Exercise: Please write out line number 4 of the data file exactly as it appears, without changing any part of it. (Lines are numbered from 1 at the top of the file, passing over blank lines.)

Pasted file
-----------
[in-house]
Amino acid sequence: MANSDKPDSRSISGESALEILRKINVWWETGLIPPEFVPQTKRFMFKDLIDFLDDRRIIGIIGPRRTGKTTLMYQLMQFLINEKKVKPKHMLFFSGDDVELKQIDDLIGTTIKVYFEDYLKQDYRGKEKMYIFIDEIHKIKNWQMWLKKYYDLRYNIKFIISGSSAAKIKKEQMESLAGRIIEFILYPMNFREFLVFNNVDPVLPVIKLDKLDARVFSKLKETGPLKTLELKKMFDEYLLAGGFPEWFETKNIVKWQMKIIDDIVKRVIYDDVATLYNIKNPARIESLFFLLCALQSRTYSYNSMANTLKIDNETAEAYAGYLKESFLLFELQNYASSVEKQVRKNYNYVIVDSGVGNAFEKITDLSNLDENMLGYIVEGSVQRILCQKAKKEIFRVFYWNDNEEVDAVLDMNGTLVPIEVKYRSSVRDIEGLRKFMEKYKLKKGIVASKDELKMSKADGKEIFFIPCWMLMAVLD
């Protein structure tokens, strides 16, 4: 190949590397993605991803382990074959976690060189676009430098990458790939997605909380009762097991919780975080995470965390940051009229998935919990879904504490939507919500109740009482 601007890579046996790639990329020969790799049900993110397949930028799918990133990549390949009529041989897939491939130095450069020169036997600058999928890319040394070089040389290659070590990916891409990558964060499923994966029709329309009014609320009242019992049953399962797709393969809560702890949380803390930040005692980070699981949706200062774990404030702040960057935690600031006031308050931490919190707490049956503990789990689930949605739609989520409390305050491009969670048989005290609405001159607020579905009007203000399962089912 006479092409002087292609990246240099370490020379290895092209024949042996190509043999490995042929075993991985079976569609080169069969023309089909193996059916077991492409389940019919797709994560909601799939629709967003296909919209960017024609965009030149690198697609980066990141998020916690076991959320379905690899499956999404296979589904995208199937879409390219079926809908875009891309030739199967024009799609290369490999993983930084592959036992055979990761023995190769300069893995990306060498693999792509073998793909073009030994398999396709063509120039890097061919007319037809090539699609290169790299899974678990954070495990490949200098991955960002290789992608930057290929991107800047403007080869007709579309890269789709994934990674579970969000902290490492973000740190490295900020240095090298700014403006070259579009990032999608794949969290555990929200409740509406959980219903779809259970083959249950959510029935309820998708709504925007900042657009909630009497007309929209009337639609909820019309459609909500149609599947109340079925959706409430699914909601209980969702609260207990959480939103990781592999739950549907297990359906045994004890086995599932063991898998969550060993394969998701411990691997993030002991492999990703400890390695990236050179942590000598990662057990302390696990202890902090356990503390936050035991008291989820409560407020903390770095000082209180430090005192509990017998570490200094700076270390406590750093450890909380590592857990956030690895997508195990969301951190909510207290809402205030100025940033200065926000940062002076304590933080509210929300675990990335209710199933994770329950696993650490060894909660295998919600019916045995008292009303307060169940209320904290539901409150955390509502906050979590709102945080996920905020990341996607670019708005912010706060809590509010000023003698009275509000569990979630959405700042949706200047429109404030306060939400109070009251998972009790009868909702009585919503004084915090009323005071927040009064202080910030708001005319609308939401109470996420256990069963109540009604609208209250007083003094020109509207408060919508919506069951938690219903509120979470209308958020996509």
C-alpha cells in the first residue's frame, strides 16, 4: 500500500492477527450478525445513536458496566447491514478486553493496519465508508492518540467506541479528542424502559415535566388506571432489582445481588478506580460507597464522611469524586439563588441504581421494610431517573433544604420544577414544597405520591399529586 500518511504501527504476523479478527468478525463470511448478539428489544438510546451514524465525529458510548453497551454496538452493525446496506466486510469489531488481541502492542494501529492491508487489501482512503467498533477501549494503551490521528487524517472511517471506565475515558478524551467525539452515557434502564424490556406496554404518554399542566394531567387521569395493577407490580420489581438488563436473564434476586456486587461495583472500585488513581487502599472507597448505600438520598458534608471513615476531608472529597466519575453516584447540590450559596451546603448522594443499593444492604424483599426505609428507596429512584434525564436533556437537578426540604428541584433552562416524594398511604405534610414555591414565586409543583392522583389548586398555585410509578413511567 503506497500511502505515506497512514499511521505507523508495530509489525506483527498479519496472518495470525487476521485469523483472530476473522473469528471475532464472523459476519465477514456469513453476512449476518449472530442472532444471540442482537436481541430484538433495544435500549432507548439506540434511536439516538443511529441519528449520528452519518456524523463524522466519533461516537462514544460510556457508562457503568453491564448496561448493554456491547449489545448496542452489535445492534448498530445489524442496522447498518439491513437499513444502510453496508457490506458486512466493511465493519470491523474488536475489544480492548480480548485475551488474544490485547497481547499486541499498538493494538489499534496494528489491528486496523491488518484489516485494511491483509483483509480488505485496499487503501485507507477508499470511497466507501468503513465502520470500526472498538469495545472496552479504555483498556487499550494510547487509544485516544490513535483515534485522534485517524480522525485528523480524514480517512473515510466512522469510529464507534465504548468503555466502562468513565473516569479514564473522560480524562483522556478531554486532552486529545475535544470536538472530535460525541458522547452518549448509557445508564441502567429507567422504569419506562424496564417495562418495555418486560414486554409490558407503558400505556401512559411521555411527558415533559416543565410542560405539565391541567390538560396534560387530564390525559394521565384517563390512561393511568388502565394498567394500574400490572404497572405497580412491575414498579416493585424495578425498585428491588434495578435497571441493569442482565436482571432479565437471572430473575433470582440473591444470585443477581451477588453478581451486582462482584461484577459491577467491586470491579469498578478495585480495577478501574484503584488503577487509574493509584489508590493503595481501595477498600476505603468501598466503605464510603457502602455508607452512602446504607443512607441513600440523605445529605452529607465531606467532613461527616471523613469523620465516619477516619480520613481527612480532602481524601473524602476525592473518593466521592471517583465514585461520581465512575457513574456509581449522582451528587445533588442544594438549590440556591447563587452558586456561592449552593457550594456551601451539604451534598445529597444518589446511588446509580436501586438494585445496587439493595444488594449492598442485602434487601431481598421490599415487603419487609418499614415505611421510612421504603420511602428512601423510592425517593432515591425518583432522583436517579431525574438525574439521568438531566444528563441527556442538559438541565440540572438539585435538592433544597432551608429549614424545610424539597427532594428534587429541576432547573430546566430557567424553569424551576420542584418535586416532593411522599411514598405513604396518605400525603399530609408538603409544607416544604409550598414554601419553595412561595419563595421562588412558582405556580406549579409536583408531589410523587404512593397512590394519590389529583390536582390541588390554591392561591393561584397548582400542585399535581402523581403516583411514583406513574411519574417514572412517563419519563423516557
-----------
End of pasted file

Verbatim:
C-alpha cells in the first residue's frame, strides 16, 4: 500500500492477527450478525445513536458496566447491514478486553493496519465508508492518540467506541479528542424502559415535566388506571432489582445481588478506580460507597464522611469524586439563588441504581421494610431517573433544604420544577414544597405520591399529586 500518511504501527504476523479478527468478525463470511448478539428489544438510546451514524465525529458510548453497551454496538452493525446496506466486510469489531488481541502492542494501529492491508487489501482512503467498533477501549494503551490521528487524517472511517471506565475515558478524551467525539452515557434502564424490556406496554404518554399542566394531567387521569395493577407490580420489581438488563436473564434476586456486587461495583472500585488513581487502599472507597448505600438520598458534608471513615476531608472529597466519575453516584447540590450559596451546603448522594443499593444492604424483599426505609428507596429512584434525564436533556437537578426540604428541584433552562416524594398511604405534610414555591414565586409543583392522583389548586398555585410509578413511567 503506497500511502505515506497512514499511521505507523508495530509489525506483527498479519496472518495470525487476521485469523483472530476473522473469528471475532464472523459476519465477514456469513453476512449476518449472530442472532444471540442482537436481541430484538433495544435500549432507548439506540434511536439516538443511529441519528449520528452519518456524523463524522466519533461516537462514544460510556457508562457503568453491564448496561448493554456491547449489545448496542452489535445492534448498530445489524442496522447498518439491513437499513444502510453496508457490506458486512466493511465493519470491523474488536475489544480492548480480548485475551488474544490485547497481547499486541499498538493494538489499534496494528489491528486496523491488518484489516485494511491483509483483509480488505485496499487503501485507507477508499470511497466507501468503513465502520470500526472498538469495545472496552479504555483498556487499550494510547487509544485516544490513535483515534485522534485517524480522525485528523480524514480517512473515510466512522469510529464507534465504548468503555466502562468513565473516569479514564473522560480524562483522556478531554486532552486529545475535544470536538472530535460525541458522547452518549448509557445508564441502567429507567422504569419506562424496564417495562418495555418486560414486554409490558407503558400505556401512559411521555411527558415533559416543565410542560405539565391541567390538560396534560387530564390525559394521565384517563390512561393511568388502565394498567394500574400490572404497572405497580412491575414498579416493585424495578425498585428491588434495578435497571441493569442482565436482571432479565437471572430473575433470582440473591444470585443477581451477588453478581451486582462482584461484577459491577467491586470491579469498578478495585480495577478501574484503584488503577487509574493509584489508590493503595481501595477498600476505603468501598466503605464510603457502602455508607452512602446504607443512607441513600440523605445529605452529607465531606467532613461527616471523613469523620465516619477516619480520613481527612480532602481524601473524602476525592473518593466521592471517583465514585461520581465512575457513574456509581449522582451528587445533588442544594438549590440556591447563587452558586456561592449552593457550594456551601451539604451534598445529597444518589446511588446509580436501586438494585445496587439493595444488594449492598442485602434487601431481598421490599415487603419487609418499614415505611421510612421504603420511602428512601423510592425517593432515591425518583432522583436517579431525574438525574439521568438531566444528563441527556442538559438541565440540572438539585435538592433544597432551608429549614424545610424539597427532594428534587429541576432547573430546566430557567424553569424551576420542584418535586416532593411522599411514598405513604396518605400525603399530609408538603409544607416544604409550598414554601419553595412561595419563595421562588412558582405556580406549579409536583408531589410523587404512593397512590394519590389529583390536582390541588390554591392561591393561584397548582400542585399535581402523581403516583411514583406513574411519574417514572412517563419519563423516557